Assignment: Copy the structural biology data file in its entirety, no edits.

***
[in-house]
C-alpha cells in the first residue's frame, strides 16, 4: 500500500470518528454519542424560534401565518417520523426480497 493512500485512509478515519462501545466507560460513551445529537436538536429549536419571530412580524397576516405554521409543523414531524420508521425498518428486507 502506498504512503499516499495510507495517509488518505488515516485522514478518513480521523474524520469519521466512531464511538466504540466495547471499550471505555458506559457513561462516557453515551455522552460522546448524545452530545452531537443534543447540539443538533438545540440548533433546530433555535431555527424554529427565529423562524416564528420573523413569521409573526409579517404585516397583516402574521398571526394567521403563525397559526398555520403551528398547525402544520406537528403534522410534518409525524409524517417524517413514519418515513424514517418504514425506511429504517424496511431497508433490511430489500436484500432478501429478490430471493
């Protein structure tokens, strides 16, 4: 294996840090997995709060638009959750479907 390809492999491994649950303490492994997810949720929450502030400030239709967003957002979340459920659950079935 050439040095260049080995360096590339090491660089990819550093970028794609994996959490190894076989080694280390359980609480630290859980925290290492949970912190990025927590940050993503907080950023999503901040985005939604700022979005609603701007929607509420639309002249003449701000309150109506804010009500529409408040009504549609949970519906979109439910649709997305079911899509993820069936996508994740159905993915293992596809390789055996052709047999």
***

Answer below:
[in-house]
C-alpha cells in the first residue's frame, strides 16, 4: 500500500470518528454519542424560534401565518417520523426480497 493512500485512509478515519462501545466507560460513551445529537436538536429549536419571530412580524397576516405554521409543523414531524420508521425498518428486507 502506498504512503499516499495510507495517509488518505488515516485522514478518513480521523474524520469519521466512531464511538466504540466495547471499550471505555458506559457513561462516557453515551455522552460522546448524545452530545452531537443534543447540539443538533438545540440548533433546530433555535431555527424554529427565529423562524416564528420573523413569521409573526409579517404585516397583516402574521398571526394567521403563525397559526398555520403551528398547525402544520406537528403534522410534518409525524409524517417524517413514519418515513424514517418504514425506511429504517424496511431497508433490511430489500436484500432478501429478490430471493
């Protein structure tokens, strides 16, 4: 294996840090997995709060638009959750479907 390809492999491994649950303490492994997810949720929450502030400030239709967003957002979340459920659950079935 050439040095260049080995360096590339090491660089990819550093970028794609994996959490190894076989080694280390359980609480630290859980925290290492949970912190990025927590940050993503907080950023999503901040985005939604700022979005609603701007929607509420639309002249003449701000309150109506804010009500529409408040009504549609949970519906979109439910649709997305079911899509993820069936996508994740159905993915293992596809390789055996052709047999």